Fire Apparatus Rollovers, Part 11: Curves and G-Force

By Chris Daly

One of the more common questions I am asked in the “Drive to Survive” program is how a highway department determines a curve advisory speed. Curve advisory speeds are the black and yellow signs that are commonly posted along a roadway just before a curve.

To understand how curve advisory speeds are calculated, we need to understand several issues related to road design. Keep in mind that this article is not meant to be an engineering class. Instead, we will touch on a few keys points and discuss curve advisory speeds in simple terms.


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When designing a road, highway engineers strive to build a straight road with as few curves as possible. Although this may be simple to do in areas of the country with wide open spaces, in other regions it is next to impossible. This is because of obstacles created by topography, streams, buildings, and the like. When a curve in the road cannot be avoided, highway engineers will likely post a curve advisory speed to let drivers know the safe and appropriate speed for traversing the curve.

The posted advisory speed for this curve is 25 mph, which results in a comfortable lateral g-force of 0.15 g.

1 The posted advisory speed for this curve is 25 mph, which results in a comfortable lateral g-force of 0.15 g. (Photos by Katia Daly.)

Table 1
Determining Curve Advisory Speed

When determining a curve advisory speed, highway engineers consider several factors. The first and most obvious factor is to ensure that the amount of lateral g-force the vehicle experiences while rounding the curve does not exceed the available friction of the roadway. This depends on how sharp the curve is, the speed the vehicle is traveling, and the bank in the road. When highway engineers have no choice but to build a sharp curve in the road, they will post a curve advisory speed to reduce a vehicle’s speed and thus the amount of lateral g-force a vehicle will experience while rounding the curve. Remember that if the vehicle’s lateral g-force exceeds the “stickiness” of the roadway, the tires will lose their grip and break traction with the road.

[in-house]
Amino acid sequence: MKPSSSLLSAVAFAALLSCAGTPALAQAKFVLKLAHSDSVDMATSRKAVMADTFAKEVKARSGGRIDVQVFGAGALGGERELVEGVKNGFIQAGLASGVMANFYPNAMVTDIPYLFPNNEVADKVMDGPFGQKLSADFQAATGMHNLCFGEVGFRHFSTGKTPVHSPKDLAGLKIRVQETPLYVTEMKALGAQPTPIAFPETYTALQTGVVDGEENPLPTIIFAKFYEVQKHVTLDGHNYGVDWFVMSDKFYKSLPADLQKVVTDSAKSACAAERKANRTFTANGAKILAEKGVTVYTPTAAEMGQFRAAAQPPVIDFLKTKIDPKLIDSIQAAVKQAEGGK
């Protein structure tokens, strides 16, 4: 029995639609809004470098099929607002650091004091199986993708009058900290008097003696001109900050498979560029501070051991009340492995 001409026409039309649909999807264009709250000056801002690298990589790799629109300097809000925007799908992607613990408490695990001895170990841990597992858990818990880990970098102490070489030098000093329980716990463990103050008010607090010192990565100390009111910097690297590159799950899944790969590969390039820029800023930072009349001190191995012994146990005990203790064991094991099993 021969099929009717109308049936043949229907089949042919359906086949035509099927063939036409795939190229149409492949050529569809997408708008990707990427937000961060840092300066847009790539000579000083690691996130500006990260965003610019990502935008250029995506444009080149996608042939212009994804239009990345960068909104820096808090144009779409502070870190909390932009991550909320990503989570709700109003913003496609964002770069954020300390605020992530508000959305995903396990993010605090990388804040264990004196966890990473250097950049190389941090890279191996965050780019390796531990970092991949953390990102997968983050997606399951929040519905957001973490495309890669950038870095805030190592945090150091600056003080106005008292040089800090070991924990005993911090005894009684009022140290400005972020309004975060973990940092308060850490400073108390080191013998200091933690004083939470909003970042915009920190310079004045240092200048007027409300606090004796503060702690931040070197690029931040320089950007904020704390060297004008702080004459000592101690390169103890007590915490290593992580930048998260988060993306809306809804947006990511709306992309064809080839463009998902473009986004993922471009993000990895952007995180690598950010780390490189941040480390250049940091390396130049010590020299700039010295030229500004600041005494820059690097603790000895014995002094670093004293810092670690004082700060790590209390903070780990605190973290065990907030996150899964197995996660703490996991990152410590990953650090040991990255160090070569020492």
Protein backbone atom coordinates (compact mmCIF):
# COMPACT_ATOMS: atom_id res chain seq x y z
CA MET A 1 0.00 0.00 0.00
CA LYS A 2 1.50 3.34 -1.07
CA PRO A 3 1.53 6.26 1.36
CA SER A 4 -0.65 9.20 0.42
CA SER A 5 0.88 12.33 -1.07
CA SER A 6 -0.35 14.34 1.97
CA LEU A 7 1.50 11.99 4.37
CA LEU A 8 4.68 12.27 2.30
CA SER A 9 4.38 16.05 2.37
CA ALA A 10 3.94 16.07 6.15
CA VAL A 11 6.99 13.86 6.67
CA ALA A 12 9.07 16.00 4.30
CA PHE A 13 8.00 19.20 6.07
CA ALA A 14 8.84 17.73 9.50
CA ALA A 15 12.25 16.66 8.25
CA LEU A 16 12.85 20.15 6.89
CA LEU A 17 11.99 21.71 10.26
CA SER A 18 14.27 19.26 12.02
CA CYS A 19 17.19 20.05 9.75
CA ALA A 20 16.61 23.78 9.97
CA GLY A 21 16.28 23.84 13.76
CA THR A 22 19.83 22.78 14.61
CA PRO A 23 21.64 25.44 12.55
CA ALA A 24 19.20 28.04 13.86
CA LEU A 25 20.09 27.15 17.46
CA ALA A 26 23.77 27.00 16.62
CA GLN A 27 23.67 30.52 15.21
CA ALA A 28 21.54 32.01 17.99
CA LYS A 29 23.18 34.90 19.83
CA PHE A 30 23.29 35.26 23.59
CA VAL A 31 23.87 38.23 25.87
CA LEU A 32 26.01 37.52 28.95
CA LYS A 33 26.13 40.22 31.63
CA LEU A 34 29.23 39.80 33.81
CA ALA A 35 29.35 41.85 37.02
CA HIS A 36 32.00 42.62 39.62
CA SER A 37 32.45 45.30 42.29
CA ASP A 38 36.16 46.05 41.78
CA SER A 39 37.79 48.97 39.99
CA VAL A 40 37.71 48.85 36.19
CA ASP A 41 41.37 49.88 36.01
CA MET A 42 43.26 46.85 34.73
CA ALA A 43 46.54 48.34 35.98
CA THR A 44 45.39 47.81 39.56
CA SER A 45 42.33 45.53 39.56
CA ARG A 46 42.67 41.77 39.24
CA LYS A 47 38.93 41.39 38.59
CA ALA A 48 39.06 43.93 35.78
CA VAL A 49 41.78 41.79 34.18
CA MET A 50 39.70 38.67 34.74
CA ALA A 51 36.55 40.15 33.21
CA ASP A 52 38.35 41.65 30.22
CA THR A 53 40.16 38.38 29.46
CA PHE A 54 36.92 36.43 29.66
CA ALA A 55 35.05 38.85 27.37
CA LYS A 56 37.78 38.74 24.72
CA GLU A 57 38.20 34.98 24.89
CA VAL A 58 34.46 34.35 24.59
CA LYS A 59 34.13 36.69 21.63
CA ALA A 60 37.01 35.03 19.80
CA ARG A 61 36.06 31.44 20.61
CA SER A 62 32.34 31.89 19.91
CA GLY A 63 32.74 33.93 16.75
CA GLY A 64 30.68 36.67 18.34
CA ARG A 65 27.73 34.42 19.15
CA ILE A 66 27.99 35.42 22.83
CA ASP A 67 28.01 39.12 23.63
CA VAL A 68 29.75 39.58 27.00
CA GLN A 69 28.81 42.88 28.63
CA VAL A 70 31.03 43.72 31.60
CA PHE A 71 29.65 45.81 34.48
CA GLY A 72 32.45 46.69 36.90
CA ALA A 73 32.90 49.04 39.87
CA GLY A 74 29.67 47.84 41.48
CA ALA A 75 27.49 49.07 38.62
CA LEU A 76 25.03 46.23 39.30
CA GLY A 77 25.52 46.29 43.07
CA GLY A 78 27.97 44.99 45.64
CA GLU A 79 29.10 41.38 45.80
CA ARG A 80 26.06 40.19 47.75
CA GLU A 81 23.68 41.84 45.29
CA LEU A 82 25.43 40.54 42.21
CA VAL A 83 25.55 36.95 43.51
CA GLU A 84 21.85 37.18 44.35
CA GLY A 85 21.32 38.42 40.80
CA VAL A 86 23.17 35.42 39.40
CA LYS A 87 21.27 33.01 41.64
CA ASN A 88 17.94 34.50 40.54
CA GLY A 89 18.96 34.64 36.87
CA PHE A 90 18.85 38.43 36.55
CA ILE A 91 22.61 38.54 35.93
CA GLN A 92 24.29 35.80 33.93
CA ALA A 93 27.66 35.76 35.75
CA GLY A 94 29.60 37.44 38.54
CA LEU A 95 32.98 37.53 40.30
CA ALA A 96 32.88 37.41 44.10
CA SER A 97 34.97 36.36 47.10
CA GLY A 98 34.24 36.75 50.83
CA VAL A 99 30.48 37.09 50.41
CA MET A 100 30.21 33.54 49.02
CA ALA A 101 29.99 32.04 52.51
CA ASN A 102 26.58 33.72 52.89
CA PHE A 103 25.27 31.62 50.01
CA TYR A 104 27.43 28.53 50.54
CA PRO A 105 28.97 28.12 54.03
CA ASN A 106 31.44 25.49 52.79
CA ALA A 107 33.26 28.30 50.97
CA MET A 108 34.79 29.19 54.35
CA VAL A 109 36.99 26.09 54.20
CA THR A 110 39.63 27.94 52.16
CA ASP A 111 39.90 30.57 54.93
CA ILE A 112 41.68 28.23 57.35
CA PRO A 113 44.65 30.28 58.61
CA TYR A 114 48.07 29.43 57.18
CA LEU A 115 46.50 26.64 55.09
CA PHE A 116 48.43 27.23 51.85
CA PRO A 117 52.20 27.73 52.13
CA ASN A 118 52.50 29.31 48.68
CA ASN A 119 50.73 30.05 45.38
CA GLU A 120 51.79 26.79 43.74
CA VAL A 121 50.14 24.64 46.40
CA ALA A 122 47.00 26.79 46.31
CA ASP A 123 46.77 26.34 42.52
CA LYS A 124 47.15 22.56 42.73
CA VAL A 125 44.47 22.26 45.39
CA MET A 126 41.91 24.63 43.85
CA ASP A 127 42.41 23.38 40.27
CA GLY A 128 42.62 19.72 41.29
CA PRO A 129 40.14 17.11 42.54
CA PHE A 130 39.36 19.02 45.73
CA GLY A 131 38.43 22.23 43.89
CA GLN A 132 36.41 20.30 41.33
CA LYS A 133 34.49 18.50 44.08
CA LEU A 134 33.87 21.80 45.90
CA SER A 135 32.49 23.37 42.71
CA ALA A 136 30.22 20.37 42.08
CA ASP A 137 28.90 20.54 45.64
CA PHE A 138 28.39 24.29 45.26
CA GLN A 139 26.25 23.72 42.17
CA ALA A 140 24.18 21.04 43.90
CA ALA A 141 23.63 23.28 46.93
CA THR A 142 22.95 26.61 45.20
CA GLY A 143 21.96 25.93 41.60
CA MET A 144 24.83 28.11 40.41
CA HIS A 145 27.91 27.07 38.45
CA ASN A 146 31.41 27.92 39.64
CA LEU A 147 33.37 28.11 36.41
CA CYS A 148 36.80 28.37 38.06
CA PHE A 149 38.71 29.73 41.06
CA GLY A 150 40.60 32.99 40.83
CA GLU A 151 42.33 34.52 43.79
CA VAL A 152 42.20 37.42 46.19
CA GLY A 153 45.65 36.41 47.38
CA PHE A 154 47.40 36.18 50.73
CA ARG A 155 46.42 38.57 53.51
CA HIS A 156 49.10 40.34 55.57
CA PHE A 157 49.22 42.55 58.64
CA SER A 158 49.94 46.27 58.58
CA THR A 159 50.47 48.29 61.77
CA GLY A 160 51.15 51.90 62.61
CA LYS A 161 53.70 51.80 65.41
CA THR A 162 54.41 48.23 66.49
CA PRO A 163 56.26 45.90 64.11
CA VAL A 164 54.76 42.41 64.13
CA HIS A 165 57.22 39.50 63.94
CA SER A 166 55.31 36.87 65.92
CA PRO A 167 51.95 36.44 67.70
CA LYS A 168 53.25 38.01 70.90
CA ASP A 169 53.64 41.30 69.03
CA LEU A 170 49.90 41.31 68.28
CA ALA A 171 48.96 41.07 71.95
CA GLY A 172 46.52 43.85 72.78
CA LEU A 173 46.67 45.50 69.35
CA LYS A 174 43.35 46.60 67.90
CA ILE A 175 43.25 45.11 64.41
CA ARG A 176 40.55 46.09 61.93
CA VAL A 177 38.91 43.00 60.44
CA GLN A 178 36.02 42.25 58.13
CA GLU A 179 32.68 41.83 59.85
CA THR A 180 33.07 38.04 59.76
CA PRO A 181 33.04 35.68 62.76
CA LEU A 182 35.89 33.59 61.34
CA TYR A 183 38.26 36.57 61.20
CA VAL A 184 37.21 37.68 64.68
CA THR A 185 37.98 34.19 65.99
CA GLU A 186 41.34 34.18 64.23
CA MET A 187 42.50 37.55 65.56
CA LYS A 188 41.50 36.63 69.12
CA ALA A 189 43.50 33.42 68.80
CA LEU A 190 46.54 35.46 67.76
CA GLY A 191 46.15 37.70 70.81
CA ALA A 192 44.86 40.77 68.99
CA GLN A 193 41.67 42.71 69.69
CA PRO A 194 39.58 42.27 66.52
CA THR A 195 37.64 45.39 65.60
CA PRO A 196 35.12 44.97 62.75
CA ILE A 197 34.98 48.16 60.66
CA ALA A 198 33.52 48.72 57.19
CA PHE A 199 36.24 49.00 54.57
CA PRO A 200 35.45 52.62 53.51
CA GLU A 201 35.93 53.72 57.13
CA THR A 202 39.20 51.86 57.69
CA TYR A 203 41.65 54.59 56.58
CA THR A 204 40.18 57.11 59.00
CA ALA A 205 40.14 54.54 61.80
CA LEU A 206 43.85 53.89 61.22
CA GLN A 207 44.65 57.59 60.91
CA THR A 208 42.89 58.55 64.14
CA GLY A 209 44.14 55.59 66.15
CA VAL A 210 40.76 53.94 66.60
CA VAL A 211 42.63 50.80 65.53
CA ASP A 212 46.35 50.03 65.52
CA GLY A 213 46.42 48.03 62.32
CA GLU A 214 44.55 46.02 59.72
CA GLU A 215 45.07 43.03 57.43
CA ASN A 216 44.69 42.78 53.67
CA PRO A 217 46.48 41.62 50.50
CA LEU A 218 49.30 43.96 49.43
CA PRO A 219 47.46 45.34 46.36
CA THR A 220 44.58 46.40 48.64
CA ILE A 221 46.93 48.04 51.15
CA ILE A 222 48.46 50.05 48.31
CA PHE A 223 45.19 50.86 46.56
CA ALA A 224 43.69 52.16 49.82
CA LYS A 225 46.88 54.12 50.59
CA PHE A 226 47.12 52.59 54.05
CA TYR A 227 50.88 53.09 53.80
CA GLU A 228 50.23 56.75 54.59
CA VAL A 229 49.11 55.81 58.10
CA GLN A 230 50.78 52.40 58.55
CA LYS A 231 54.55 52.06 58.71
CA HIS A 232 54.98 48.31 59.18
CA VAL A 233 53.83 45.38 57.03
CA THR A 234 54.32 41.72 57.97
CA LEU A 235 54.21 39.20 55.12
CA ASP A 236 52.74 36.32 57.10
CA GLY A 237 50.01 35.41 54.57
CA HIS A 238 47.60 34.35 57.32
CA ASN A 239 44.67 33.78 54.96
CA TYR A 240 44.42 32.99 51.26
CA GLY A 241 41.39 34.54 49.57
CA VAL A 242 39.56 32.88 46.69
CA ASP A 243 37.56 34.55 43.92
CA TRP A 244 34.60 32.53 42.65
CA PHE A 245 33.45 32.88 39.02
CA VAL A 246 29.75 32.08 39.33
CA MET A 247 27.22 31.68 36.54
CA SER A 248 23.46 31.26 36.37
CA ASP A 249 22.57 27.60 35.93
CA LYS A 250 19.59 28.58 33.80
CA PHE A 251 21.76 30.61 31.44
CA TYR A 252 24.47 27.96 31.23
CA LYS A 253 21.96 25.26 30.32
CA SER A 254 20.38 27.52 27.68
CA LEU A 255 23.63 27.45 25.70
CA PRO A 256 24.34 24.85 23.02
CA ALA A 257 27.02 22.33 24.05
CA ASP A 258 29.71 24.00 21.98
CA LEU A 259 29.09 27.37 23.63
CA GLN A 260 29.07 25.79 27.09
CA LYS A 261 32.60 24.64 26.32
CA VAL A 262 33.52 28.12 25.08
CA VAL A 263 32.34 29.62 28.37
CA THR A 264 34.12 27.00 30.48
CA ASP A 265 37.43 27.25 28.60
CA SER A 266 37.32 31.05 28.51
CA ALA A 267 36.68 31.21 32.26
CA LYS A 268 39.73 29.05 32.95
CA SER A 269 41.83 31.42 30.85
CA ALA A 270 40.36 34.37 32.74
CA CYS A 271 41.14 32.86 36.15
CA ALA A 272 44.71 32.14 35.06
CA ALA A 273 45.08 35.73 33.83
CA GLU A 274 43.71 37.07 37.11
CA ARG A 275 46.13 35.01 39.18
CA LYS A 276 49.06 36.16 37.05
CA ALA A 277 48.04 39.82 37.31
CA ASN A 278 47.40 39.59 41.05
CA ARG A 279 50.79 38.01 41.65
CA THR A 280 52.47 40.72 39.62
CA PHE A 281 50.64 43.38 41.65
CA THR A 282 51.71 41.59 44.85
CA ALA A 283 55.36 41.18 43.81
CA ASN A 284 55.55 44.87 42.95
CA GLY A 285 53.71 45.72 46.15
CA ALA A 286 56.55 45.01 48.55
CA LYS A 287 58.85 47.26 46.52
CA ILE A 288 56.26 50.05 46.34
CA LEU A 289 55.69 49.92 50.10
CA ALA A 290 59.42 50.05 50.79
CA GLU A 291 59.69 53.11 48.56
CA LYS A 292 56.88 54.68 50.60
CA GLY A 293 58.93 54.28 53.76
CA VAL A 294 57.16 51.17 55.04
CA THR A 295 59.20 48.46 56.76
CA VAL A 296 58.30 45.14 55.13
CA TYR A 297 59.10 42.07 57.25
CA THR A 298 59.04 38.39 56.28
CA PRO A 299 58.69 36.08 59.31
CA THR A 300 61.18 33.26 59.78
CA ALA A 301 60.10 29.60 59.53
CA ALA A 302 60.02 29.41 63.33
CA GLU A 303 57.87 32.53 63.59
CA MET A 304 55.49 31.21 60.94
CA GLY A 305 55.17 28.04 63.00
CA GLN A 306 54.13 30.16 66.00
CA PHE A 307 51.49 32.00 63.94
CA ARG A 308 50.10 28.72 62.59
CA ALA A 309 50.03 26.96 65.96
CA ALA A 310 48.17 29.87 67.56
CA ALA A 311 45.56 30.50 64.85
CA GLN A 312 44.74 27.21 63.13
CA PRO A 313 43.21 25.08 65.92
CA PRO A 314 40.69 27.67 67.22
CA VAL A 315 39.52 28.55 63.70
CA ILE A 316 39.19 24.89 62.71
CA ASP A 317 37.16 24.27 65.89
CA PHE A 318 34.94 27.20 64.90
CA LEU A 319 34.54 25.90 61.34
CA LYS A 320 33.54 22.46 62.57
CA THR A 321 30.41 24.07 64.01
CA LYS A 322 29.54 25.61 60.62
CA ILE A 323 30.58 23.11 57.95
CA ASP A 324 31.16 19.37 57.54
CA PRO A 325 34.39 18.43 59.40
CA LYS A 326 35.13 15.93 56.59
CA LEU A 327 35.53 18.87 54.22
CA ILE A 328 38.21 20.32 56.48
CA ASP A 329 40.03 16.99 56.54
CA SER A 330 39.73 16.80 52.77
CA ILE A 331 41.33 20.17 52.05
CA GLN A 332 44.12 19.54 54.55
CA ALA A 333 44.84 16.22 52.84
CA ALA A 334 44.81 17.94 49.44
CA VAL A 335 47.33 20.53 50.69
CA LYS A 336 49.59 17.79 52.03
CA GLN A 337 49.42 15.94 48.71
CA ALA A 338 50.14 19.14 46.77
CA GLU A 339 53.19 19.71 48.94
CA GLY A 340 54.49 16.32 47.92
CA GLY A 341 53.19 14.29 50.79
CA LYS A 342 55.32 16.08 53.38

Keep in mind that the amount of grip available between a tire and the road surface depends on several factors, including road materials, weather, speed, tire condition, tire pressure, and the bank in the road. According to published studies, the maximum available lateral grip for a smooth tire on wet concrete pavement can be as low as 0.35 g at 45 miles per hour (mph).1 Using this value as a benchmark, highway engineers will post an advisory curve speed accordingly.

The posted advisory speed for this curve is 30 mph, which results in a comfortable lateral g-force of 0.11 g.

2 The posted advisory speed for this curve is 30 mph, which results in a comfortable lateral g-force of 0.11 g.

Table 2

As a curve gets sharper, such as when turning at a 90-degree intersection, just a small increase in speed can result in a large increase in lateral g-force. This reduces the margin of error for a fire apparatus operator who may take a turn too fast at an intersection

In addition to the amount of tire grip available, highway engineers also consider the speed at which the lateral g-force will start to become uncomfortable or alarming to the driver. Studies have shown that drivers will tolerate higher lateral g-force at lower speeds. However, as the speed limit increases, such as on a large open highway, drivers tend to be less tolerant of lateral g-force when rounding a curve. The results of these studies are provided in Table 1.2 Using the values provided in Table 1, highway engineers will post an advisory speed that keeps the lateral g-force the driver experiences to a tolerable level.

The final factor when posting an advisory curve speed is the sight distance into the curve. Highway engineers must ensure that a driver entering a curve will have enough forward sight distance to see a hazard in the roadway, react to the hazard, and bring the vehicle to a safe stop before slamming into the object in the road. An example of this scenario would be a vehicle that is rounding a curve while approaching an intersection that is controlled by a red light or stop sign. There may be times when traffic is stacked at the intersection waiting to move forward. If a driver rounds a curve too fast while approaching this line of stopped traffic, the driver may not have enough time to see the stopped traffic and skid to a stop before slamming into the back of a waiting vehicle. By posting a curve advisory speed, highway engineers can help ensure that a driver will have enough time and distance to perceive, react, and come to a stop before slamming into a hazard in the curve.